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Sackett's Land (1974) by Louis - Sackett's 01 L'amour

Sackett's Land (1974) by Louis - Sackett's 01 L'amour

Author:Louis - Sackett's 01 L'amour [L'amour, Louis - Sackett's 01]
Format: mobi
Published: 2010-12-12T06:26:52.781000+00:00


Chapter 10

My first realization, after an immediate stab of fear, was that the Indians wore no paint. There were stories enough in England about Indians painting for war.

"Put your weapons out of sight," I said, "below the gunwhales. I think they are peaceful."

The canoes slowed their pace, gliding down to us, and then a hand lifted, palm outward, and I recognized Potaka.

"It is my friend," I explained.

Rufisco snorted. "No Indian is your friend," he said. "Keep your gun handy."

I lifted my hand in a sign of peace, and Potaka glided close. If he saw the guns he made no sign of it, nor showed it by gesture or expression. "You come to village?"

"We come," I said.

"Good!"

He shouted to the others and they turned their canoes with a deft, easy maneuver and ranged alongside us, before and aft.

Sunlight sparkled on the river as the clouds scattered before a warm south wind. Beside us, the graceful birchbark canoes glided easily through the water, the copper arms of the Indians moving in unison.

It was no small journey we had undertaken. Now they led the way, and we kept pace, certain only that we had small choice. Their attitude was friendly, but how could we know how genuine it was?

At night we camped ashore, and their hunters brought in meat in plenty. Good venison it was, such as a man might not have in England without poaching on the estate of some great lord.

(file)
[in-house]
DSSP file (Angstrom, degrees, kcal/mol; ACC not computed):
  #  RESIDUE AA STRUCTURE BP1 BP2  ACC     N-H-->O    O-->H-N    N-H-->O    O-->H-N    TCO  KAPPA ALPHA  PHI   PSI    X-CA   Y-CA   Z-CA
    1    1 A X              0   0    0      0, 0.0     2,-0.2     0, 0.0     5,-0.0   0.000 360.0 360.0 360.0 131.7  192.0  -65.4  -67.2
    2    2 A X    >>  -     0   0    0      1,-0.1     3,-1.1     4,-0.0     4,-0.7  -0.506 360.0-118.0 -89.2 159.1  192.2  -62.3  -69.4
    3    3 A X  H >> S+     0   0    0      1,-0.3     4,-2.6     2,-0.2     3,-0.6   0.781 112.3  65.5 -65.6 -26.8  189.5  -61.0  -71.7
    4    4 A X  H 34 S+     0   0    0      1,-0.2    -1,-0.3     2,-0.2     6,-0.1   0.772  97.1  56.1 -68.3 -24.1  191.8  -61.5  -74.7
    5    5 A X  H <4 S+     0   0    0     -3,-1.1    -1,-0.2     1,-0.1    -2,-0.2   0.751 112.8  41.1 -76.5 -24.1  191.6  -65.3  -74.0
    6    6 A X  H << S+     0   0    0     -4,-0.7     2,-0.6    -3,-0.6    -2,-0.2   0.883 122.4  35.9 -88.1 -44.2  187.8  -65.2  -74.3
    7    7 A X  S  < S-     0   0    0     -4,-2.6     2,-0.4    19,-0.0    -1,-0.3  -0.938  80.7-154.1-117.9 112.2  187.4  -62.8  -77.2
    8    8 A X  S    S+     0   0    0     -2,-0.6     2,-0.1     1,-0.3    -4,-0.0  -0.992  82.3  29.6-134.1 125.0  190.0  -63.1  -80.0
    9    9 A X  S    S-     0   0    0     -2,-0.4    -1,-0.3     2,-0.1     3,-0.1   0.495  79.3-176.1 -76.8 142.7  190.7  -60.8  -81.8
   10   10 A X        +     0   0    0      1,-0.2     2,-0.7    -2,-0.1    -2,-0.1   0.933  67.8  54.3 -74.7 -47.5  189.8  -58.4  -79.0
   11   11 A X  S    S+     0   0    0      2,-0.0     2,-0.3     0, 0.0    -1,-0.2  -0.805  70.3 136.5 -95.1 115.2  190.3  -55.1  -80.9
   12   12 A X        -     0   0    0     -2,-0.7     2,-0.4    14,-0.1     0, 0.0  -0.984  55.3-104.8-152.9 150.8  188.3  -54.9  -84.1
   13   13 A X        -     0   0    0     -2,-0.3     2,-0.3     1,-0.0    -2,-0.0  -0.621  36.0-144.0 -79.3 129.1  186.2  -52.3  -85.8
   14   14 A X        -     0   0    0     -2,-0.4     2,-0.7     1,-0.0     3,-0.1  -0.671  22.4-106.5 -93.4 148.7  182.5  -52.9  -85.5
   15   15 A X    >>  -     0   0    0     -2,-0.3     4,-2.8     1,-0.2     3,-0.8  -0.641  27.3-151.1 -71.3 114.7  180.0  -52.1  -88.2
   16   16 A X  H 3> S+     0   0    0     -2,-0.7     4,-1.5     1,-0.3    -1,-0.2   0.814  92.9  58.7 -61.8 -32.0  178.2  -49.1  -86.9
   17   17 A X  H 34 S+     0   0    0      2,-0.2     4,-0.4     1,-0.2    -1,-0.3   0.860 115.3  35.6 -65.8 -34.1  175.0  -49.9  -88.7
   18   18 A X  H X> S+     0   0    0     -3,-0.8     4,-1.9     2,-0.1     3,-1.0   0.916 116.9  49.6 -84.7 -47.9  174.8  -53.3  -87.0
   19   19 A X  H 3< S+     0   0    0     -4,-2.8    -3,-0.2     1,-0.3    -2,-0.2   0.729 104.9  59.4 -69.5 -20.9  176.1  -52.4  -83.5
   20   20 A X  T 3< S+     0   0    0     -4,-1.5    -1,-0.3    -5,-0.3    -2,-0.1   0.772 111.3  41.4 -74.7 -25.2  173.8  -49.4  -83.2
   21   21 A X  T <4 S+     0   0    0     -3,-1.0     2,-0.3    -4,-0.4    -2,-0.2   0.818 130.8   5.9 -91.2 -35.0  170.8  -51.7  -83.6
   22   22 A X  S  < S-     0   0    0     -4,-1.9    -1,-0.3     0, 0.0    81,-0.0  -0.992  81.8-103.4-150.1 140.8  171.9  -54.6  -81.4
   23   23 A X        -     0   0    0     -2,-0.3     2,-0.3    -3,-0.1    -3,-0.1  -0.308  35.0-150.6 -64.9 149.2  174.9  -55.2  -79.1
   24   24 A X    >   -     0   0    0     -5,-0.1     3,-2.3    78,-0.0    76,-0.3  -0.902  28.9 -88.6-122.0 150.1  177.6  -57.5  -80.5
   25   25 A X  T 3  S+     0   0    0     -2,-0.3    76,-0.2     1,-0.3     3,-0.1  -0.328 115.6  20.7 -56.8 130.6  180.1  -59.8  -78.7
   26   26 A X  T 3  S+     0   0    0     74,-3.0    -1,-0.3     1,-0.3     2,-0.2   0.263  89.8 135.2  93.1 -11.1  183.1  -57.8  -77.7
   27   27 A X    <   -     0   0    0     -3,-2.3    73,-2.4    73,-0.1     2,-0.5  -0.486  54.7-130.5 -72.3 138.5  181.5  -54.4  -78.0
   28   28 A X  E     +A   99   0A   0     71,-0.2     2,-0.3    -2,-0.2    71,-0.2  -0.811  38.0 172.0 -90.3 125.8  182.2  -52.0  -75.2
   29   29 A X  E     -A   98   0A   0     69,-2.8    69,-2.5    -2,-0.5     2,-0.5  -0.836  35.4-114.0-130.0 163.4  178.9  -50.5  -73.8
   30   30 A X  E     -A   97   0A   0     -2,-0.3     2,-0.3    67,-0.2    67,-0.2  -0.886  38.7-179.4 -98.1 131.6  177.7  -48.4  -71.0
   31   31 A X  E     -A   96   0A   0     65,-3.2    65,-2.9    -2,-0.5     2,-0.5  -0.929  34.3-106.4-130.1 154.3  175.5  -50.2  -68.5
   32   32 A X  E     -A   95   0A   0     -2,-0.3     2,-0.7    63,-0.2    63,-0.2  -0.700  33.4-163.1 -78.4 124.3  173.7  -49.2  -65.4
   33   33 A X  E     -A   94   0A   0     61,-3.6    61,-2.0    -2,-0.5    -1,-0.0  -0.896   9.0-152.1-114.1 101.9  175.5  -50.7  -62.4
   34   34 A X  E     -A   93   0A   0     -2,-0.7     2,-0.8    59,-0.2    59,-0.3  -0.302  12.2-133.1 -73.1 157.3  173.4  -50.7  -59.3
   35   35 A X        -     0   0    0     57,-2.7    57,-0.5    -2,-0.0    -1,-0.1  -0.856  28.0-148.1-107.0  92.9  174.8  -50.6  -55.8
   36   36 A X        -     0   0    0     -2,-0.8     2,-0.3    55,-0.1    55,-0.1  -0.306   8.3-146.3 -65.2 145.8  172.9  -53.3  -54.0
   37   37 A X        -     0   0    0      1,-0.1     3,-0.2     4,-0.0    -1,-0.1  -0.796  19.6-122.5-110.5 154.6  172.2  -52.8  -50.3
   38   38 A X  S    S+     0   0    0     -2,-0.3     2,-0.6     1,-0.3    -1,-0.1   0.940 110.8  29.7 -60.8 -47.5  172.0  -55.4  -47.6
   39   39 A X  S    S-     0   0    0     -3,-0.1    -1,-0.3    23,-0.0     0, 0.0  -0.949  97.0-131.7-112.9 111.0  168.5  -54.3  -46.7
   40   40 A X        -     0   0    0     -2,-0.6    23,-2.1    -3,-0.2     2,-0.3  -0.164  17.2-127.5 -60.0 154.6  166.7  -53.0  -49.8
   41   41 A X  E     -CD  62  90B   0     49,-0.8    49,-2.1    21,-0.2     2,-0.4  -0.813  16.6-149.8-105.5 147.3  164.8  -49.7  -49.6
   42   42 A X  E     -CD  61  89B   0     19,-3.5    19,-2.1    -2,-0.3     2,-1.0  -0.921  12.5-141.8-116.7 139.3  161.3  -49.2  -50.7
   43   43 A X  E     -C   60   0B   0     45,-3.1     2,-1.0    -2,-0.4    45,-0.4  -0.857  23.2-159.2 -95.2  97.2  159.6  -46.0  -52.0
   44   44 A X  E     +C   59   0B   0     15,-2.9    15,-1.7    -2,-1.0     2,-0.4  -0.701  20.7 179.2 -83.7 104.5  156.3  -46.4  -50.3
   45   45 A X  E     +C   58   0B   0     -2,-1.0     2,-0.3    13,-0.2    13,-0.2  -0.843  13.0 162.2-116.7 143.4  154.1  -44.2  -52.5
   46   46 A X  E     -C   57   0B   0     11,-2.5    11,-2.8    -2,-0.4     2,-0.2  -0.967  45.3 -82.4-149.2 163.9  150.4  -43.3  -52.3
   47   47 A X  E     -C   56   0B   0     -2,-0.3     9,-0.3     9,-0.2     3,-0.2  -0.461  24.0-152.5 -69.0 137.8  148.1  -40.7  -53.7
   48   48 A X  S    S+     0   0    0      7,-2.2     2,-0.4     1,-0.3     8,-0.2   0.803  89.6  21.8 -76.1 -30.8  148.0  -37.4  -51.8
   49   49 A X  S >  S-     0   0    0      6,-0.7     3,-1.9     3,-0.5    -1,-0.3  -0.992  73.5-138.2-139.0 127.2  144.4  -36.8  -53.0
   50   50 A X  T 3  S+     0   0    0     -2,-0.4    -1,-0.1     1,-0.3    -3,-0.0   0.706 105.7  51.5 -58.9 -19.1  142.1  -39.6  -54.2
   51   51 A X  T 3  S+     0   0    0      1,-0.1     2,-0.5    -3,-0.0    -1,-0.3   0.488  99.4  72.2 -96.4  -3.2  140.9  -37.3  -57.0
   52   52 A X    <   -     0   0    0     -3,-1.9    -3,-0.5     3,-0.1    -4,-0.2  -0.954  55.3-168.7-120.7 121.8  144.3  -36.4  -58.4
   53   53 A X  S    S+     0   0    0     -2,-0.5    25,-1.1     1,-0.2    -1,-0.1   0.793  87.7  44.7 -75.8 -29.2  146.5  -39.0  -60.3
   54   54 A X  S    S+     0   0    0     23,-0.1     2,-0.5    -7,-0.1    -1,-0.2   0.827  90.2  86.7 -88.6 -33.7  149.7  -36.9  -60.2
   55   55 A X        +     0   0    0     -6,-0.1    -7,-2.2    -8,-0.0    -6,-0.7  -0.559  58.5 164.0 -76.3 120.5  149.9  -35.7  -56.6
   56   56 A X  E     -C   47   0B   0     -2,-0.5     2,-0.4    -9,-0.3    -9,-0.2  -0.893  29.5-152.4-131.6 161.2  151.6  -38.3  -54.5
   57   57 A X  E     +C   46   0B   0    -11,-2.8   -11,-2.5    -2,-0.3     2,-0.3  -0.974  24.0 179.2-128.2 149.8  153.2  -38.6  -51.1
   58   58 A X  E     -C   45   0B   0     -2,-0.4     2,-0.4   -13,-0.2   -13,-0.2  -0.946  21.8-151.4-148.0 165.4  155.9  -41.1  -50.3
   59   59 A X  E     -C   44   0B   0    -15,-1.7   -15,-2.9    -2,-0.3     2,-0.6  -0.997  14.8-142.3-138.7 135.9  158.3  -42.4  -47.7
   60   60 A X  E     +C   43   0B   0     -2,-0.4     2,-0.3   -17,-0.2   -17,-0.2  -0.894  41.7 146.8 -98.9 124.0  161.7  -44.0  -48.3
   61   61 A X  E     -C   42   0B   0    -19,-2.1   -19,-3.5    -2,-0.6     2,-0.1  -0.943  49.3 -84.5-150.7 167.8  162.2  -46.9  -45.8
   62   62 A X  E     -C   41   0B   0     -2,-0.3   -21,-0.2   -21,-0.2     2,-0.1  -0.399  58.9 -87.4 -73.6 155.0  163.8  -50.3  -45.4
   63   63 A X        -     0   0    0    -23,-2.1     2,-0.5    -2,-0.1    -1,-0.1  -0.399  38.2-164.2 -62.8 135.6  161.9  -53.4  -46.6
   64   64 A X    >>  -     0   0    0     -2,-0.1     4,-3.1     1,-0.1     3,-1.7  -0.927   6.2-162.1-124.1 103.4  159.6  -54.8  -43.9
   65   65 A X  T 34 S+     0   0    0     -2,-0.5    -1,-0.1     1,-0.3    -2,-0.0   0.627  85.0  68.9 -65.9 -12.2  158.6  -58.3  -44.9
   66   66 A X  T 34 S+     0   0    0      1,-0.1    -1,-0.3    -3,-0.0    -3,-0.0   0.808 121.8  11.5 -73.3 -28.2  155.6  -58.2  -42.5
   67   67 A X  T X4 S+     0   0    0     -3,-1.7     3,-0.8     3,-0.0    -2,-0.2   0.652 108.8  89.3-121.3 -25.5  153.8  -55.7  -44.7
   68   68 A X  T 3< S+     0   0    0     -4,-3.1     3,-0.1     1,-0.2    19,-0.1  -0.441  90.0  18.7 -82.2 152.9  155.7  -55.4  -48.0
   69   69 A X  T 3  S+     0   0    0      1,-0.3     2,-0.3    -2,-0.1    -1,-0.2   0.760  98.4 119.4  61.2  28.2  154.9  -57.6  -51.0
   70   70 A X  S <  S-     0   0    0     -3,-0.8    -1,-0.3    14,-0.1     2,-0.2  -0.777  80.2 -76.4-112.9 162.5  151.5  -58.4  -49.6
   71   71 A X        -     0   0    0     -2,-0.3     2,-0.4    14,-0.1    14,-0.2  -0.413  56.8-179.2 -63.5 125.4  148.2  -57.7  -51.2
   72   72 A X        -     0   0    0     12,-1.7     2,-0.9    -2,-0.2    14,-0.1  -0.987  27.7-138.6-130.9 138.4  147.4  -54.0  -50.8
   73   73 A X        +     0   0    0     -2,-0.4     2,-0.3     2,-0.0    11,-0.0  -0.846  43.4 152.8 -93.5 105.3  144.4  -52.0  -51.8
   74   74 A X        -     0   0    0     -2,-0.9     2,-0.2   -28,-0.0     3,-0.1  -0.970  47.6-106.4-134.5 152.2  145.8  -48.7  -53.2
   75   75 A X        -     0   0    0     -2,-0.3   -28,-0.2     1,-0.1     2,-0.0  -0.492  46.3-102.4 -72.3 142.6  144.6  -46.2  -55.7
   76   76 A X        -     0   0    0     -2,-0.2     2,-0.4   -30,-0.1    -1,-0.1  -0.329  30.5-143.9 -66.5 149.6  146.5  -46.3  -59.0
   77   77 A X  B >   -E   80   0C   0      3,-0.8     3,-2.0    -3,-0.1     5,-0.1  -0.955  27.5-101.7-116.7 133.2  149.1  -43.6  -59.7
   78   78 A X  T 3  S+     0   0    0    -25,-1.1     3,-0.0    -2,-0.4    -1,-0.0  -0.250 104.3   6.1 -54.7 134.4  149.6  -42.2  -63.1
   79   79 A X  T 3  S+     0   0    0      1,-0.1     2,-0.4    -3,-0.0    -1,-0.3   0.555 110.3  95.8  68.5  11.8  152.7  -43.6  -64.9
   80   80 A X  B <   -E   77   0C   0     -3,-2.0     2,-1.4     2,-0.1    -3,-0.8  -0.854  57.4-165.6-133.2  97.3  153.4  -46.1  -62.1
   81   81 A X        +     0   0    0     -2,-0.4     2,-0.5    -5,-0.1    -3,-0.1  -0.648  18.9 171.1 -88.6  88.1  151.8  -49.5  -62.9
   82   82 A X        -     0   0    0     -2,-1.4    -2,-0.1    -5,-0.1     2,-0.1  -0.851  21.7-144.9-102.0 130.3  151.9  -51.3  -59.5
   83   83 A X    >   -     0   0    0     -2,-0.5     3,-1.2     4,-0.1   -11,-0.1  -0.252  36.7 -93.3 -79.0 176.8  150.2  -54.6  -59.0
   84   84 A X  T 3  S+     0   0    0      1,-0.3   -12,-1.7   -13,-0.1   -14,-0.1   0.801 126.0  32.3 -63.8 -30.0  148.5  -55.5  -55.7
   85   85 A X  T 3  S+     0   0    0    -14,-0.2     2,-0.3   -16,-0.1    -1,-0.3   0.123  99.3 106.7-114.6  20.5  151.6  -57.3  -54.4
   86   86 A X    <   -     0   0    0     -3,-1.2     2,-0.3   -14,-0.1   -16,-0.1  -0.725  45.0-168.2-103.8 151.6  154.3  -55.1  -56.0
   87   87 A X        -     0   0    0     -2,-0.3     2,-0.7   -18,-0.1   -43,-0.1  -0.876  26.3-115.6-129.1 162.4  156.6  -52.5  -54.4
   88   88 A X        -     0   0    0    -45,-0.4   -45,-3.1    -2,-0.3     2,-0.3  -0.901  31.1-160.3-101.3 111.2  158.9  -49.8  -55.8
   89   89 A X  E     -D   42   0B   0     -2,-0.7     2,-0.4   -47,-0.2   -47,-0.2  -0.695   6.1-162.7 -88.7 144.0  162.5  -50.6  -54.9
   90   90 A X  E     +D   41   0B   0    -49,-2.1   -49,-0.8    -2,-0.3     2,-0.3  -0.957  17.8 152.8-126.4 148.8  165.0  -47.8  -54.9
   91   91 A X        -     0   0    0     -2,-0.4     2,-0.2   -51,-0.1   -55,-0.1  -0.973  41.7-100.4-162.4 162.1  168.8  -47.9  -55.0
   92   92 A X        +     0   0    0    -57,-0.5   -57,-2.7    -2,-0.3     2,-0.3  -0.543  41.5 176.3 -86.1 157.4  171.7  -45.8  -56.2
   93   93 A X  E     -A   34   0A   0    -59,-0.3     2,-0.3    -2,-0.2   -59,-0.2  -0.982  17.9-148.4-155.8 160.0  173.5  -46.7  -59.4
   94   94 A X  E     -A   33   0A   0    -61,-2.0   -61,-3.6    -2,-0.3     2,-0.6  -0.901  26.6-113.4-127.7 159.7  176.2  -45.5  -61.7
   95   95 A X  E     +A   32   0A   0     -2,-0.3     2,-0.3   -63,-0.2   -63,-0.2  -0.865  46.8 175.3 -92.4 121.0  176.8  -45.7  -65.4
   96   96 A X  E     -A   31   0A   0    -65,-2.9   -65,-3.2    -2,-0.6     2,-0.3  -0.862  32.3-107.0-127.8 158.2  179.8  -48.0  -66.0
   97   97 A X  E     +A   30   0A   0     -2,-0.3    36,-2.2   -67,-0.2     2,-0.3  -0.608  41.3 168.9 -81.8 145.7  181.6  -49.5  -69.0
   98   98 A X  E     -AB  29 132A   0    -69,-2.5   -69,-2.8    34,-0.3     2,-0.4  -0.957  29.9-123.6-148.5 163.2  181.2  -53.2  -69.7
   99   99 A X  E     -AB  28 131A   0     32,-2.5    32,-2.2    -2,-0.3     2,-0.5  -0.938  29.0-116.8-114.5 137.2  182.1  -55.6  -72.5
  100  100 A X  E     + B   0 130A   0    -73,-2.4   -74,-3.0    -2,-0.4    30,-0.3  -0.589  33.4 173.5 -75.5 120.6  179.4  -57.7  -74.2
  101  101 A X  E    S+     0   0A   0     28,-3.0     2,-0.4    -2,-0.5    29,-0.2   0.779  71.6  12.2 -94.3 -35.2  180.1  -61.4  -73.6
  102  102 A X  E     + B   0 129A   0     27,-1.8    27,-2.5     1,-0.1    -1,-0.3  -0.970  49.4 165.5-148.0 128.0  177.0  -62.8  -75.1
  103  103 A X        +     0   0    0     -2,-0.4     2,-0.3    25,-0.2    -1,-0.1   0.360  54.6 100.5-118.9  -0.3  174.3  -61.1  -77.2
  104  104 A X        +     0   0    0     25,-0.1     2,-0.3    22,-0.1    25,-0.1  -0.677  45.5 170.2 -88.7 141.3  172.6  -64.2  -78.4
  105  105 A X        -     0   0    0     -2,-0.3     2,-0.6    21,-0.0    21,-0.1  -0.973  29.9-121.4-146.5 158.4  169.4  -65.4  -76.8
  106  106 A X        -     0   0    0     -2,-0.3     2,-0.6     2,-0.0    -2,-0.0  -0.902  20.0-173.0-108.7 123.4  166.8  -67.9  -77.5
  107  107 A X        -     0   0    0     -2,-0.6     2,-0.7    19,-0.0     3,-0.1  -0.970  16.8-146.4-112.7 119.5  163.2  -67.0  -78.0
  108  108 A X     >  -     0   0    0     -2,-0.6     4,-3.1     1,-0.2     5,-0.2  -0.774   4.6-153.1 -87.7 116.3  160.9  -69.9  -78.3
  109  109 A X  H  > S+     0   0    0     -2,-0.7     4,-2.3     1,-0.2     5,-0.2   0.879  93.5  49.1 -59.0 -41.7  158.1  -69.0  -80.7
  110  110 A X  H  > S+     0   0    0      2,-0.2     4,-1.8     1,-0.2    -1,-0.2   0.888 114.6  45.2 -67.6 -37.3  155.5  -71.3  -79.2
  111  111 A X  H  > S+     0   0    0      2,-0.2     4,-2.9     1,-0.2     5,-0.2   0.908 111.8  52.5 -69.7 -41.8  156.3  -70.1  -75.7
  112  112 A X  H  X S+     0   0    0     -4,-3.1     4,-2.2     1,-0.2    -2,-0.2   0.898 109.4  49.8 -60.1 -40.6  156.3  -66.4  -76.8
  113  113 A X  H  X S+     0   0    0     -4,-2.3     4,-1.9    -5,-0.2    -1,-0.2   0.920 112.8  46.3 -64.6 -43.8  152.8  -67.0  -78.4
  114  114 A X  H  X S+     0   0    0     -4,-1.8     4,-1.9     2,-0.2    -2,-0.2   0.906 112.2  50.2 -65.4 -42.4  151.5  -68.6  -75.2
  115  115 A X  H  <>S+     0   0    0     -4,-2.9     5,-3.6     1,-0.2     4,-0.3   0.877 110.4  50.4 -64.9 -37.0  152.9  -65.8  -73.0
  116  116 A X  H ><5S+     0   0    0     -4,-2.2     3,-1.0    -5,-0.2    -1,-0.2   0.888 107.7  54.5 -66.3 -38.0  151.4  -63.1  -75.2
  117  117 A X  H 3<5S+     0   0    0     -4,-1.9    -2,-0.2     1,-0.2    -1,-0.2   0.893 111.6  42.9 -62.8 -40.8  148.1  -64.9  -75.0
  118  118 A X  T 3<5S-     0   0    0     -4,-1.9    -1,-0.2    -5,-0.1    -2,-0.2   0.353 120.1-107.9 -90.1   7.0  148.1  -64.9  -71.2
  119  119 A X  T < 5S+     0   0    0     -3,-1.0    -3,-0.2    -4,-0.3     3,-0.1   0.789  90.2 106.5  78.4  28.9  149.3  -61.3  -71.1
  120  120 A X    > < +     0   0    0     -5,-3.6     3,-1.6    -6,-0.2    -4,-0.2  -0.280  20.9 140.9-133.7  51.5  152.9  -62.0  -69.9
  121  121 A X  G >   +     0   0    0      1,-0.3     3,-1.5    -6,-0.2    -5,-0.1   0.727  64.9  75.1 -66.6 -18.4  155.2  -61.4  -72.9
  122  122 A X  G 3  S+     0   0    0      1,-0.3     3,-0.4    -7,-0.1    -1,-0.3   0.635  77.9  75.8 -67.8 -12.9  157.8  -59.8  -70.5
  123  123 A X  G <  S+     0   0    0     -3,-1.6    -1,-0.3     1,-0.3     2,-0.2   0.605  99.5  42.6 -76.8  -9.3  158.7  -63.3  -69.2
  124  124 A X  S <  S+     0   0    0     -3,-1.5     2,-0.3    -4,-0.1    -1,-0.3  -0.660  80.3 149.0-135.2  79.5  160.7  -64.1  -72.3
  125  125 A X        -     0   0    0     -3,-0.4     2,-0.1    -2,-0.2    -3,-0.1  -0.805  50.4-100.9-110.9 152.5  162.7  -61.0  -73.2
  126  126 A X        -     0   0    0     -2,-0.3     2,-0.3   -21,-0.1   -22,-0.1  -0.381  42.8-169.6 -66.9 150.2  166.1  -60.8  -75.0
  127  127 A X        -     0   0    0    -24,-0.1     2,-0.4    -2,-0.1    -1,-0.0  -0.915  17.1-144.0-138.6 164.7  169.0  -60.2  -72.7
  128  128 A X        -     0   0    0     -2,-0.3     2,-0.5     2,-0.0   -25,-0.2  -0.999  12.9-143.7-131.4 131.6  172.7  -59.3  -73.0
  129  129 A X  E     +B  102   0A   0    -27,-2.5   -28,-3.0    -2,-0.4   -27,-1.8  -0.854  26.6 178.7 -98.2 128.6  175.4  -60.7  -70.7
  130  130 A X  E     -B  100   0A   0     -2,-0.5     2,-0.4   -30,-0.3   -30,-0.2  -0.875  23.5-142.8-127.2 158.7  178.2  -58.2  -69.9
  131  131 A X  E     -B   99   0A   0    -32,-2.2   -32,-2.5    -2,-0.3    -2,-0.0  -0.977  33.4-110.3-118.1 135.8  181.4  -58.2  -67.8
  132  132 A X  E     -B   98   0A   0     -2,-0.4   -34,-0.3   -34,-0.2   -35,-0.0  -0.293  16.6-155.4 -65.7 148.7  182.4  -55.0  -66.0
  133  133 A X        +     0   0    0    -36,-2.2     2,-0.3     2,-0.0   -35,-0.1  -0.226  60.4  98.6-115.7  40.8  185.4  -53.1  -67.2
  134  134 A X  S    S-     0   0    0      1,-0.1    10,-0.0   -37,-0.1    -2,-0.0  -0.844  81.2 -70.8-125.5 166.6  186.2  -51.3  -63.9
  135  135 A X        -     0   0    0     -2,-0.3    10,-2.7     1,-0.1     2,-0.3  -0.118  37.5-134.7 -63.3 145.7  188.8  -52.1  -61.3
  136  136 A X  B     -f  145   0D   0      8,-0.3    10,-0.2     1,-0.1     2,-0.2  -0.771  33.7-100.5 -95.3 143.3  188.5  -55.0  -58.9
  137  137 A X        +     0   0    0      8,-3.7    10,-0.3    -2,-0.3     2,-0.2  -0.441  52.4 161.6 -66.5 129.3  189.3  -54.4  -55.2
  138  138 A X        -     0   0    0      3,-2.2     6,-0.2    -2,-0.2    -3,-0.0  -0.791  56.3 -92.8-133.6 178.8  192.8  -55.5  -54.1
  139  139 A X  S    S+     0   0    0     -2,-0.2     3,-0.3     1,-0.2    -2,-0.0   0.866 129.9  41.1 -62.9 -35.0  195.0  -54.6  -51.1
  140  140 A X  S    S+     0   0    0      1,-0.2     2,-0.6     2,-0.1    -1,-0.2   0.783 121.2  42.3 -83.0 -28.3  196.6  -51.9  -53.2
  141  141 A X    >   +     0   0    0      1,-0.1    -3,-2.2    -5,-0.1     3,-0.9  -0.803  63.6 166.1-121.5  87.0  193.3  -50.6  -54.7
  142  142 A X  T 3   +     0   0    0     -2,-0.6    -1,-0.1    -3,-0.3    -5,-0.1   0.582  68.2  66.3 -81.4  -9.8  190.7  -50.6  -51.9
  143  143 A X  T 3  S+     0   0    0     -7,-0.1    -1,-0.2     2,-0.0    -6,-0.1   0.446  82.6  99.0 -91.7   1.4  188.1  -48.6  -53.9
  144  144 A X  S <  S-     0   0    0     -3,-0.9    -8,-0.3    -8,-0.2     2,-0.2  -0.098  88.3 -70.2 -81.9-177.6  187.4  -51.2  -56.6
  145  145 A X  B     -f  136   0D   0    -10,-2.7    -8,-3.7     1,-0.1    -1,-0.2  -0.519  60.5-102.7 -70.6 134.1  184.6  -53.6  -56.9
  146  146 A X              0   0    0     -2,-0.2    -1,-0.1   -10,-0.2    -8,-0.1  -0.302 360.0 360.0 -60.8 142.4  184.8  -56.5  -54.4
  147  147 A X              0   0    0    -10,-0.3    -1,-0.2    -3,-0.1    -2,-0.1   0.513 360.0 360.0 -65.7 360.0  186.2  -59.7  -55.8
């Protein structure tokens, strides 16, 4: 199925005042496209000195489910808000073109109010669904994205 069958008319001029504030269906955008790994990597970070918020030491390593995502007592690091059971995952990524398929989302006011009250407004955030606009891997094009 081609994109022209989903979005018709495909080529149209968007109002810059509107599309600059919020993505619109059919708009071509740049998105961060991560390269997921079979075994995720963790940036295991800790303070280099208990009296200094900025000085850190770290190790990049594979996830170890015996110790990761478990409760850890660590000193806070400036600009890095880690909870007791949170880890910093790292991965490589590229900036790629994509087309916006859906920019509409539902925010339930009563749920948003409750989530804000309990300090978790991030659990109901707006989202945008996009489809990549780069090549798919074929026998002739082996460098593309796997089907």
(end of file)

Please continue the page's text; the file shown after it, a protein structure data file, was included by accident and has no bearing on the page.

The Indians were of short stature, and only a few of them were muscular except with the long, lean muscles that indicate the runner. At wrestling I had no doubt I could best any one of them, perhaps any two.

They talked much among themselves, and laughed a lot.

When we reached their village we found it was extensive, many huts of wattle and daub construction, surrounding an open field.

All were busy, and they seemed to have a considerable store of grain. Potaka told me they had three harvests each year and traded with less industrious tribes nearby. There was much dressing of skins, parching of acorns, and gathering of herbs from the forest.

Several times Potaka showed me men who had been injured in battle, occasionally with tribes of Indians, but usually with the "Espanish," whose northward movement they had attempted to stop.

They were avid for trade, but we were cautious, telling them they must await the coming of our ship for extensive trade, that we had but little. We began cautiously enough, displaying only a few articles. I was surprised, for they were an industrious folk and wanted needles, knives and axes more than beads and fripperies.

On the first day we traded but little, and when the feasting began we contributed from our small store. Potaka made a great speech, which he translated in part as an account of his warfare on the side of the English against the Spanish, a speech he had no doubt made before, but which his fellows cheered lustily.

We talked much of the land about us, and Potaka traced routes on the ground, using his finger or a twig to trace in the dirt.



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